Employing a grounded theory approach, the purpose of this study was to qualitatively examine the influence of service-learning (SL) on undergraduate kinesiology students’ attitudes toward and experiences working with P–12 students with disabilities. Fourteen (9 female, 5 male) kinesiology students enrolled in an adapted physical education class participated in one of three focus group interviews regarding their experiences of working with P–12 students with disabilities. All interview data were analyzed following procedures outlined by Strauss and Corbin (1998). The following five themes represent the participants’ experiences and attitudes toward P–12 students with disabilities after their involvement in a SL project: (a) initial reactions, (b) selection of P–12 students, (c) preconceived attitudes, (d) the benefits of SL, and (e) positive experience. All 14 of the participants who volunteered to share their experiences indicated that the SL experience positively affected their attitudes toward individuals with disabilities.
Emily A. Roper and José A. Santiago
Emily A. Roper and José A. Santiago
The purpose of this study was to examine how and how often athletic girls were represented on the cover art of young adult (YA) sport fiction. In this research, 154 YA sport fiction books were analyzed using quantitative content analysis. Using existing sport research and theory focused on women’s representation in sport media, the researchers developed a coding scheme to assess cover art for each of the following categories: (a) presence and racial representation of female character/s on cover; (b) portrayal of female body on cover (whole body, partial body/with head, or partial body/without head); (c) portrayal of female character as active or passive; (d) portrayal of female character in or out of athletic uniform; (e) portrayal of female character in or out of the sport setting; (f) presence of sport equipment; and (g) type of cover. Findings revealed that 81% of the book covers had a female character in which 29% of the covers displayed the whole body, 47% displayed partial body/with head, and 23% displayed partial body/with no head of the female character. Only 0.06% of the book covers had a female character of color. Approximately 31% of the female characters were displayed in active positioning, 58% in athletic attire, and 44% in the sport setting. Of the books reviewed, 55% displayed equipment on the cover. The findings indicate that athletic girls have few images on YA sport fiction cover art that accurately represent their athleticism, and there is a clear absence of diverse representation. It is critical that those responsible for the design and layout of book covers clearly represent active females in action, in uniform, and in the sport context.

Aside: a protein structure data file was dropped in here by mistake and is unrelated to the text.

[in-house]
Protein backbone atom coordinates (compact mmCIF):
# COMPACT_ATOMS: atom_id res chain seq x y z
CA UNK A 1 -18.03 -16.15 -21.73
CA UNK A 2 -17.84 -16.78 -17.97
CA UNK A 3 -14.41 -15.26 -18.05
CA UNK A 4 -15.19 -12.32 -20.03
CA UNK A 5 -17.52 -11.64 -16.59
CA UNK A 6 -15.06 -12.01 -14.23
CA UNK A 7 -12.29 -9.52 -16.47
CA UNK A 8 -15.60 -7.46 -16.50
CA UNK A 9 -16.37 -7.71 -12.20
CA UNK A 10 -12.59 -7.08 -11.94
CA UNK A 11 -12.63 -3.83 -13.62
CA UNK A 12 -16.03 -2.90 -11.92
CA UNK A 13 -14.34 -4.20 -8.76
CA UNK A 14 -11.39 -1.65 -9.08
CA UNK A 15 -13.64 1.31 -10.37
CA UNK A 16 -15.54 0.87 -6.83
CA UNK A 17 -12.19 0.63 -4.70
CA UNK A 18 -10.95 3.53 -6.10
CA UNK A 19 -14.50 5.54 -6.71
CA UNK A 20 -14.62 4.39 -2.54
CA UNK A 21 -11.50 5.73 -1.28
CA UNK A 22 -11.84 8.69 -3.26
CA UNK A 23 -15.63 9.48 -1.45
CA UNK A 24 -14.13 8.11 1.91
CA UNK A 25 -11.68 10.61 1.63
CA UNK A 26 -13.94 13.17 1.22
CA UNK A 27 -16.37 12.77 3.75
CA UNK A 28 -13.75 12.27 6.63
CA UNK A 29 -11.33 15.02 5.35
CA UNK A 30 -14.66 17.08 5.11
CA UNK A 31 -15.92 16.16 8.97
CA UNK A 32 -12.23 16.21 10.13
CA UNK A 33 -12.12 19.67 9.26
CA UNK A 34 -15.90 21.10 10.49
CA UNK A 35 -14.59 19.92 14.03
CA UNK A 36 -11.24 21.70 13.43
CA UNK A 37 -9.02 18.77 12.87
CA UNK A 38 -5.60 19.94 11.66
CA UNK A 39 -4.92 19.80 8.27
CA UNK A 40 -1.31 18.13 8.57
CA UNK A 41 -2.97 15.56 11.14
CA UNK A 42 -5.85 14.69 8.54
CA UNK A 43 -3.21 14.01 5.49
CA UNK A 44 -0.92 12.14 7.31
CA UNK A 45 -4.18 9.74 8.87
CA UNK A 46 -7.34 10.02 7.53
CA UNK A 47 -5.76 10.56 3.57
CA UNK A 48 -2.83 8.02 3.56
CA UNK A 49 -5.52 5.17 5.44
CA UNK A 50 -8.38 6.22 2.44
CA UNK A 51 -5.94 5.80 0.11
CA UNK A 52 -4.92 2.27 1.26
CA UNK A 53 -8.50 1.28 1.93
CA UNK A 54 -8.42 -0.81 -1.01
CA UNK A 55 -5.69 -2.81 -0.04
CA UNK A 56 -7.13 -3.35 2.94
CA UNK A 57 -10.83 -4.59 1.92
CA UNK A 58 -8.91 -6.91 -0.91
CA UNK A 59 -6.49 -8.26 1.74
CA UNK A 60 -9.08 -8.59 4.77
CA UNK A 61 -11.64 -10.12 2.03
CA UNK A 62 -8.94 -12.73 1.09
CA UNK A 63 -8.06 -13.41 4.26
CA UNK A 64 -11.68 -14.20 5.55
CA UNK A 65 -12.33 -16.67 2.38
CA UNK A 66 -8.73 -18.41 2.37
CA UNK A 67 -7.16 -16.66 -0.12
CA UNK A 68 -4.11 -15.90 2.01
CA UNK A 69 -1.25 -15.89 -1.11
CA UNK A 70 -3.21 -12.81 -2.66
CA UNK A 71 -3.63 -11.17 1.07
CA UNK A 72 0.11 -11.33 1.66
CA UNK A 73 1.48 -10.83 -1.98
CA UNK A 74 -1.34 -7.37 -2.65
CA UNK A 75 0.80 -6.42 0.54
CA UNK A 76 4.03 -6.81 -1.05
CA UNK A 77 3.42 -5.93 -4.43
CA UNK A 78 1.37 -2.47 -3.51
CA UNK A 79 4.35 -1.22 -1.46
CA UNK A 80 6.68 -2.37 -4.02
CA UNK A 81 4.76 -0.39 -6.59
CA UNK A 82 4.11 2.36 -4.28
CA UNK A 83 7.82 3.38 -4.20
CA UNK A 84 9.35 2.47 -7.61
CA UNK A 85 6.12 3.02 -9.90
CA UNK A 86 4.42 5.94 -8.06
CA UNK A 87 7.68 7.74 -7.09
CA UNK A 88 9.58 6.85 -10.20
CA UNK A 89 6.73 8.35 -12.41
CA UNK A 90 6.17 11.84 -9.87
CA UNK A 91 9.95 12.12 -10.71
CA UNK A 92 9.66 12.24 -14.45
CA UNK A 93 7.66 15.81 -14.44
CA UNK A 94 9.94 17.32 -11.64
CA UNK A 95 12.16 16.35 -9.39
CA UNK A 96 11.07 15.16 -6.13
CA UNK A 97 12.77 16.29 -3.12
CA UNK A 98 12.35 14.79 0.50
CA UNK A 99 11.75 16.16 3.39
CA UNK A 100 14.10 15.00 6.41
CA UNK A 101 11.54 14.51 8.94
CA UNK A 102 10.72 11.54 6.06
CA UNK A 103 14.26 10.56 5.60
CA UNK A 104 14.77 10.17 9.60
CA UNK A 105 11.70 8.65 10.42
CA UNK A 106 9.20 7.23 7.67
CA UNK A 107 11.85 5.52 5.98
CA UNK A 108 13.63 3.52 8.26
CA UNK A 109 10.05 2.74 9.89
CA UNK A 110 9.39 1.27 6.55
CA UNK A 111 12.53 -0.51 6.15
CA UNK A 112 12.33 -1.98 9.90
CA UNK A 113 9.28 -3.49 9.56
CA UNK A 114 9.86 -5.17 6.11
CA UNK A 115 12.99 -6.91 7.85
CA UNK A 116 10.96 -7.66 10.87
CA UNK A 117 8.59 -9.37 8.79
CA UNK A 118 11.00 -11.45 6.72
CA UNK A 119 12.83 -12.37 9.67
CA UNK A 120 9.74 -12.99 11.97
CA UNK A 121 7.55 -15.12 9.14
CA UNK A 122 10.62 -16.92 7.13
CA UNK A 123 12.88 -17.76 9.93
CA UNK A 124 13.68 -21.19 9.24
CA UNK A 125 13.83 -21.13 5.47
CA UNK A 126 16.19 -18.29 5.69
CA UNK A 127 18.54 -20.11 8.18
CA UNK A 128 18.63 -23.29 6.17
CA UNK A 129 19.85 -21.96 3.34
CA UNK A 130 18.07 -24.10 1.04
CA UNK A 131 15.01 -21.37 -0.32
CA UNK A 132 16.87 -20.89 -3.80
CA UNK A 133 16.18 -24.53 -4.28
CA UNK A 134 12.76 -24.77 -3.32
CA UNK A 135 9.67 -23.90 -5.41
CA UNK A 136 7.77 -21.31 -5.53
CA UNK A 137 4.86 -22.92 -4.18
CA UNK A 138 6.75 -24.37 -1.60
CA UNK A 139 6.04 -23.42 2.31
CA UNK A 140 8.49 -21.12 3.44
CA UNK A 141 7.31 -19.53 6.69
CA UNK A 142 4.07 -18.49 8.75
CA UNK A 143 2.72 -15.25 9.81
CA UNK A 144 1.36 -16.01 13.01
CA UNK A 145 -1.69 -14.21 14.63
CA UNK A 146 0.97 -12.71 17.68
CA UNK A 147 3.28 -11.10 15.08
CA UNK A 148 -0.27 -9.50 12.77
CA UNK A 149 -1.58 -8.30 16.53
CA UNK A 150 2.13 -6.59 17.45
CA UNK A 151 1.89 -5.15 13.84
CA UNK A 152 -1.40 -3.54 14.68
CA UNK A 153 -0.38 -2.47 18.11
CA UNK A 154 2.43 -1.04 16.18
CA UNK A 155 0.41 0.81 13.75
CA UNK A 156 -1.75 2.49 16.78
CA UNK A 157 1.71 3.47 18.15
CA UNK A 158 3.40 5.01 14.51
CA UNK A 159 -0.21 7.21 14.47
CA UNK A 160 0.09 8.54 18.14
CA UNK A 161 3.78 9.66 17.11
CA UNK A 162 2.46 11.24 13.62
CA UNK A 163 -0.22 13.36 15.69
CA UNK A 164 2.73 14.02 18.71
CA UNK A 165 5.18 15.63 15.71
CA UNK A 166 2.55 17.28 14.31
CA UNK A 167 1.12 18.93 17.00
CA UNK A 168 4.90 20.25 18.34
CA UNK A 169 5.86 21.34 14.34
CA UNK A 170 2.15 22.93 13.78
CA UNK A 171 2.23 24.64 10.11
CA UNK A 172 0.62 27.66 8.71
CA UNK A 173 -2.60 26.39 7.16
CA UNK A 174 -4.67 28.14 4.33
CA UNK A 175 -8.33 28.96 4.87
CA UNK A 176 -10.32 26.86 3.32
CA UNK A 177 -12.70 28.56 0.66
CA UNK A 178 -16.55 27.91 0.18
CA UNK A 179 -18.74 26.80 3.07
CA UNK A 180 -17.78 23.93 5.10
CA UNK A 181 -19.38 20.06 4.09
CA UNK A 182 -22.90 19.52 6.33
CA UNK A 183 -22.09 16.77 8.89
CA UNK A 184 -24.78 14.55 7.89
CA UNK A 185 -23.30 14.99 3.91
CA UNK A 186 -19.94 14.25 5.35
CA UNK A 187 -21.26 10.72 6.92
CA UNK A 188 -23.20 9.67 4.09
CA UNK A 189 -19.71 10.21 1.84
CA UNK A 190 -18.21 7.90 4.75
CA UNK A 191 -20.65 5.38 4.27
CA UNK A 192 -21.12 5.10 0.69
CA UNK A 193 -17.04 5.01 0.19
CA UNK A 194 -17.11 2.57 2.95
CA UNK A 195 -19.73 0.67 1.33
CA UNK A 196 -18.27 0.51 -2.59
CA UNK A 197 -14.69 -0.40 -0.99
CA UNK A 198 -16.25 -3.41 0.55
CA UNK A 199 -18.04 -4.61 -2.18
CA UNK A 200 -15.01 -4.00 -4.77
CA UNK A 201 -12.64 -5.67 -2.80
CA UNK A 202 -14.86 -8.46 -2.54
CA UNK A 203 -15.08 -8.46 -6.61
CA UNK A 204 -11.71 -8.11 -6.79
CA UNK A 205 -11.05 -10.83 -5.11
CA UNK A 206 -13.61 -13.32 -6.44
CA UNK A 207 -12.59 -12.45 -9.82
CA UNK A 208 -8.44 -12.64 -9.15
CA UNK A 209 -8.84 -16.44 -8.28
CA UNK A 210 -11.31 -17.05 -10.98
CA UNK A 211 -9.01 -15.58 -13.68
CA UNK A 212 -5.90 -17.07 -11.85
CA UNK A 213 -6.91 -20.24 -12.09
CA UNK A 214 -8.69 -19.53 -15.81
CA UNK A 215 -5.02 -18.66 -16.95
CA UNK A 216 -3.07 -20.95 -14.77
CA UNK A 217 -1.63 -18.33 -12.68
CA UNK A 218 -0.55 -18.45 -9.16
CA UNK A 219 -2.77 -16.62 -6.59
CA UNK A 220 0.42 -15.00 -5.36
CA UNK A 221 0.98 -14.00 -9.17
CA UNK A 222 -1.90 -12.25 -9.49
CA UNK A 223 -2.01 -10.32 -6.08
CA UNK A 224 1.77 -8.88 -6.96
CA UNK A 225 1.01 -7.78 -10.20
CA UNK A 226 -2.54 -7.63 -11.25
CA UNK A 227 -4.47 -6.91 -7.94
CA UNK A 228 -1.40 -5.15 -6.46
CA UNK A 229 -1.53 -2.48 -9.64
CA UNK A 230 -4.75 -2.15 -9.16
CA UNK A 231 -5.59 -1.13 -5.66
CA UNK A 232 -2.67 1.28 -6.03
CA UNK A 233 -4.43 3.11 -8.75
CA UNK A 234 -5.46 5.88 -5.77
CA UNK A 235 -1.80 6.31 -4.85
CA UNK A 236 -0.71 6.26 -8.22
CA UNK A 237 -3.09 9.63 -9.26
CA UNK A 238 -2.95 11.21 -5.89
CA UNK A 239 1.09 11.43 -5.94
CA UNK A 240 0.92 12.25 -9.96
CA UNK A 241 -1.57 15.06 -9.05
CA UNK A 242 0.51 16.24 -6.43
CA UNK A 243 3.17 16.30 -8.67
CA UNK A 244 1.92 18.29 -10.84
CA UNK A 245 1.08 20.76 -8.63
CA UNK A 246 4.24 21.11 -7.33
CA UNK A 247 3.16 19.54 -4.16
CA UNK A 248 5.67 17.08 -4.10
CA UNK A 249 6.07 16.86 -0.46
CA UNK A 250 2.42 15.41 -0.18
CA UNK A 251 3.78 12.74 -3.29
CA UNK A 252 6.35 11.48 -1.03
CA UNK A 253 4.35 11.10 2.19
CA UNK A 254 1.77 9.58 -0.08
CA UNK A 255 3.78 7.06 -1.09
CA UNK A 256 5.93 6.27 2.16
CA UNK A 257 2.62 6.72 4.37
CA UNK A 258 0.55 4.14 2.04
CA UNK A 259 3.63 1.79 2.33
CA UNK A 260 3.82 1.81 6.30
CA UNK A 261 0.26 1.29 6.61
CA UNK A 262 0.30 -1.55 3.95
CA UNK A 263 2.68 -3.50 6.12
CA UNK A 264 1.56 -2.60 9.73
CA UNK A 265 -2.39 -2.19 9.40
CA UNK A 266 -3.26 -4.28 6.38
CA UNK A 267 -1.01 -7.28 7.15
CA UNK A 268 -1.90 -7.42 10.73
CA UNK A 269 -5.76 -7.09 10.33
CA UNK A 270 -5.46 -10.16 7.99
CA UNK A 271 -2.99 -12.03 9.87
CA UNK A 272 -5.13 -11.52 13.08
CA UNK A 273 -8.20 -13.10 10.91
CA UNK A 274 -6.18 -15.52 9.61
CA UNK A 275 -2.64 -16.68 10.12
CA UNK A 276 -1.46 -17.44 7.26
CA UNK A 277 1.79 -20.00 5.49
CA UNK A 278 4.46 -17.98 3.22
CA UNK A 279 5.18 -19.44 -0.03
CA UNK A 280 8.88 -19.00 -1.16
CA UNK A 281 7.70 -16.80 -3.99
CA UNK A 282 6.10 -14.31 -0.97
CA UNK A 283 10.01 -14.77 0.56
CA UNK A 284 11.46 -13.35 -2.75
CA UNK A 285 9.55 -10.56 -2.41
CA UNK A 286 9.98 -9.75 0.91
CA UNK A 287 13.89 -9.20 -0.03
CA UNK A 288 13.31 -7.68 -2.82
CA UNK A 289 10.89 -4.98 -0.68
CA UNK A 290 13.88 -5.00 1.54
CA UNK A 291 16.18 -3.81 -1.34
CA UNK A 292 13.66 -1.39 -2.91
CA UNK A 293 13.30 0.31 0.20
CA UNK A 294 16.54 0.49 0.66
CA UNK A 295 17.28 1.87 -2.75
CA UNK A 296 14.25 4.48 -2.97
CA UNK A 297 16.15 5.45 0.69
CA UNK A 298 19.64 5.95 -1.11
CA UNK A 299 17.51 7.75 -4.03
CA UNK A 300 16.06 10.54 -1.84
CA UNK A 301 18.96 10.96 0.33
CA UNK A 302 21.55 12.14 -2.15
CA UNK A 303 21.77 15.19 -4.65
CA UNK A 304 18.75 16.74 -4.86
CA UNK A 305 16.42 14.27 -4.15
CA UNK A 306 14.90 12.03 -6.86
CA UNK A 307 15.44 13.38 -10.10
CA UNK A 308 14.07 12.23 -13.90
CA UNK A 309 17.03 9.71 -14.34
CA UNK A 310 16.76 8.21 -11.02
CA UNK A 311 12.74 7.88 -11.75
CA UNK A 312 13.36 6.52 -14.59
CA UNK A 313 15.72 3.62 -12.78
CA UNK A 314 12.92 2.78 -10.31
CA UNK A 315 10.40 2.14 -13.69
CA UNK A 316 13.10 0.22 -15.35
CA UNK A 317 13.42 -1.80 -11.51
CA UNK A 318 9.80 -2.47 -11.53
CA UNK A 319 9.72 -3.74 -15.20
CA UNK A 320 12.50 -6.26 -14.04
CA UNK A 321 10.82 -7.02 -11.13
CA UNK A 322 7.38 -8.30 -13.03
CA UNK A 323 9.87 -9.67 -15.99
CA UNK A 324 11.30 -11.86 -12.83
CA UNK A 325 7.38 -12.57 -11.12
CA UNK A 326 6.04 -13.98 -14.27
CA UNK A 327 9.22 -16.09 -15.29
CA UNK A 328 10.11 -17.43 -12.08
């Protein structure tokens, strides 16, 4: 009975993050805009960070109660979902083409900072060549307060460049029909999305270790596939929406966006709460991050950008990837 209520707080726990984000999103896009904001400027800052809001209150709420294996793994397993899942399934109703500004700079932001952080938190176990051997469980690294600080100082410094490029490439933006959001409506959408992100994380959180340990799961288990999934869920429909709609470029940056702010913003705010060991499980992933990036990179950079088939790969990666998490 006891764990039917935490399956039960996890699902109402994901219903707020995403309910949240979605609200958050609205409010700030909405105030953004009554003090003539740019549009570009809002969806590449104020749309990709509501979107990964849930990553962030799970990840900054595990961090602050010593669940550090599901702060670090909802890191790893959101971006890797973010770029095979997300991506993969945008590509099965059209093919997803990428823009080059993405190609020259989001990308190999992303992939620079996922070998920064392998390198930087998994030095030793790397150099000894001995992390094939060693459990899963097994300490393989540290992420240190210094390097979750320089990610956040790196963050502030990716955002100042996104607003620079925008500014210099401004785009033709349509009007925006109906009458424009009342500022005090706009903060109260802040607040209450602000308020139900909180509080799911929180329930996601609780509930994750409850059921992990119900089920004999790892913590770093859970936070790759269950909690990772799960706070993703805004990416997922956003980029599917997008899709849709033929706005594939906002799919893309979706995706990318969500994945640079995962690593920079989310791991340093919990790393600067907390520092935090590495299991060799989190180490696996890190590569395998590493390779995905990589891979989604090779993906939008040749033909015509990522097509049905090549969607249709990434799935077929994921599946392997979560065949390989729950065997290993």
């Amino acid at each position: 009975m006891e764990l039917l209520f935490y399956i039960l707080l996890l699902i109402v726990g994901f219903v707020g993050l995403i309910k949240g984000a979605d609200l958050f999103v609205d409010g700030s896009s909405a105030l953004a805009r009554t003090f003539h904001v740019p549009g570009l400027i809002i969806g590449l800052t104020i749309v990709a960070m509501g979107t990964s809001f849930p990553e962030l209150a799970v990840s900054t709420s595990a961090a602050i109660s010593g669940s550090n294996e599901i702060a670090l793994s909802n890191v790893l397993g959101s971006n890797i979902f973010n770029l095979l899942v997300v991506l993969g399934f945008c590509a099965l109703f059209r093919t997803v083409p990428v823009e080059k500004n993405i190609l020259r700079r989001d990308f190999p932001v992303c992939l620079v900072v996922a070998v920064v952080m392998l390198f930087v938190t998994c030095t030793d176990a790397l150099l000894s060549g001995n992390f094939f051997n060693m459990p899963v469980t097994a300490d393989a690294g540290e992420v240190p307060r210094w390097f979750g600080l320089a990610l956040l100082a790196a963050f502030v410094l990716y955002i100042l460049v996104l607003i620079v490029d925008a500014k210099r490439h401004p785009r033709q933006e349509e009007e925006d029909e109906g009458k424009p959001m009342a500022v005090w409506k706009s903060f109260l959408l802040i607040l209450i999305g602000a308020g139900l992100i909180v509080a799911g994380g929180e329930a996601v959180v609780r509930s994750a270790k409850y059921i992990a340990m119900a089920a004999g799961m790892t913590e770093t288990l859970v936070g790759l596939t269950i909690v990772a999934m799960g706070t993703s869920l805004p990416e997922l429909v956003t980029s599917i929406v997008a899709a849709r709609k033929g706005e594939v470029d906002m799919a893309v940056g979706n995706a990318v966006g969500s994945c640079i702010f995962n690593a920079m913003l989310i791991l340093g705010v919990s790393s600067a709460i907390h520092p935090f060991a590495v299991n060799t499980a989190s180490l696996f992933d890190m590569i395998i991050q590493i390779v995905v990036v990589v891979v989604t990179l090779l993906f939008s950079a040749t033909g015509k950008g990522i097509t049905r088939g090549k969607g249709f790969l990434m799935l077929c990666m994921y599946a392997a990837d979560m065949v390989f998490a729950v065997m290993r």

José A. Santiago and James R. Morrow Jr.
Purpose: The authors assessed common content knowledge of health-related fitness in a national representative sample of preservice physical education teachers in the United States. Methods: Six hundred and twenty-one preservice physical education teachers from 68 physical education teacher education (PETE) programs located in different regions in the United States completed the 40 multiple choice items health-related fitness knowledge test during the semester prior to their student teaching. In addition, each PETE program coordinator/department head completed the PETE Program Information Questionnaire. Results: The mean percentage correct on the test was 61.3% (M = 24.5, SD = 4.9). Analyses of variance and t-test analyses indicated that common content knowledge of health-related fitness was not a function of sex, program size, or region of the United States. Discussion/Conclusions: These data suggest that preservice physical education teachers in the United States lack common content knowledge of health-related fitness and warrant the attention of PETE programs.